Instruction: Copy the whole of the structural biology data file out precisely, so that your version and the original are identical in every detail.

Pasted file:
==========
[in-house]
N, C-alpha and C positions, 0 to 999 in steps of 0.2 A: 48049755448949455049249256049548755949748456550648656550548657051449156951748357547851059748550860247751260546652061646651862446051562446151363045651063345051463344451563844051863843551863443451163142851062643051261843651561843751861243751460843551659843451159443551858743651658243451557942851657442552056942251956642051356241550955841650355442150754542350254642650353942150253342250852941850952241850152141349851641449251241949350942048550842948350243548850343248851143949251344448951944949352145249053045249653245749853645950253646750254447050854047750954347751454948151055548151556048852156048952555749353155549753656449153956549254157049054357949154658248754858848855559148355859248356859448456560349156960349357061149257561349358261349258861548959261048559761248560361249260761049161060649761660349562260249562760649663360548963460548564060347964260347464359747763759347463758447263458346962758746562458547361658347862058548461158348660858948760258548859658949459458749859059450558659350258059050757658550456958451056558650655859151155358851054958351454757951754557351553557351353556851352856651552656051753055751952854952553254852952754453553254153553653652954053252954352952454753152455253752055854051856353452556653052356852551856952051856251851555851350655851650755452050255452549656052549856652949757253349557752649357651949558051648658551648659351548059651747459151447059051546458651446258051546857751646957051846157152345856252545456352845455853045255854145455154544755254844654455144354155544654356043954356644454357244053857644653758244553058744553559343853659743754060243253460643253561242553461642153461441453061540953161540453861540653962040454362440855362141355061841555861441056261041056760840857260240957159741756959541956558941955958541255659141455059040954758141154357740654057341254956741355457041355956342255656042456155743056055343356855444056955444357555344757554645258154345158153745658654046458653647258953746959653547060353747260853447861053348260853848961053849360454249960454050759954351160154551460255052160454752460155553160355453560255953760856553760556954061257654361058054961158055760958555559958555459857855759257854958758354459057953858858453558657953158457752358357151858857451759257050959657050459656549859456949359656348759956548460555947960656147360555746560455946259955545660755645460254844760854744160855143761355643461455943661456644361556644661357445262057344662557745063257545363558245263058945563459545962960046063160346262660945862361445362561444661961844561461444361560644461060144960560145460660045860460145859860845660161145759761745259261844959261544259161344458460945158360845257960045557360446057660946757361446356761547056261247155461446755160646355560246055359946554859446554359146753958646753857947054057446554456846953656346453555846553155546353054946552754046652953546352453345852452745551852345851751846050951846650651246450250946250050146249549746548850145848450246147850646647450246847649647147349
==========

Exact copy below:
[in-house]
N, C-alpha and C positions, 0 to 999 in steps of 0.2 A: 48049755448949455049249256049548755949748456550648656550548657051449156951748357547851059748550860247751260546652061646651862446051562446151363045651063345051463344451563844051863843551863443451163142851062643051261843651561843751861243751460843551659843451159443551858743651658243451557942851657442552056942251956642051356241550955841650355442150754542350254642650353942150253342250852941850952241850152141349851641449251241949350942048550842948350243548850343248851143949251344448951944949352145249053045249653245749853645950253646750254447050854047750954347751454948151055548151556048852156048952555749353155549753656449153956549254157049054357949154658248754858848855559148355859248356859448456560349156960349357061149257561349358261349258861548959261048559761248560361249260761049161060649761660349562260249562760649663360548963460548564060347964260347464359747763759347463758447263458346962758746562458547361658347862058548461158348660858948760258548859658949459458749859059450558659350258059050757658550456958451056558650655859151155358851054958351454757951754557351553557351353556851352856651552656051753055751952854952553254852952754453553254153553653652954053252954352952454753152455253752055854051856353452556653052356852551856952051856251851555851350655851650755452050255452549656052549856652949757253349557752649357651949558051648658551648659351548059651747459151447059051546458651446258051546857751646957051846157152345856252545456352845455853045255854145455154544755254844654455144354155544654356043954356644454357244053857644653758244553058744553559343853659743754060243253460643253561242553461642153461441453061540953161540453861540653962040454362440855362141355061841555861441056261041056760840857260240957159741756959541956558941955958541255659141455059040954758141154357740654057341254956741355457041355956342255656042456155743056055343356855444056955444357555344757554645258154345158153745658654046458653647258953746959653547060353747260853447861053348260853848961053849360454249960454050759954351160154551460255052160454752460155553160355453560255953760856553760556954061257654361058054961158055760958555559958555459857855759257854958758354459057953858858453558657953158457752358357151858857451759257050959657050459656549859456949359656348759956548460555947960656147360555746560455946259955545660755645460254844760854744160855143761355643461455943661456644361556644661357445262057344662557745063257545363558245263058945563459545962960046063160346262660945862361445362561444661961844561461444361560644461060144960560145460660045860460145859860845660161145759761745259261844959261544259161344458460945158360845257960045557360446057660946757361446356761547056261247155461446755160646355560246055359946554859446554359146753958646753857947054057446554456846953656346453555846553155546353054946552754046652953546352453345852452745551852345851751846050951846650651246450250946250050146249549746548850145848450246147850646647450246847649647147349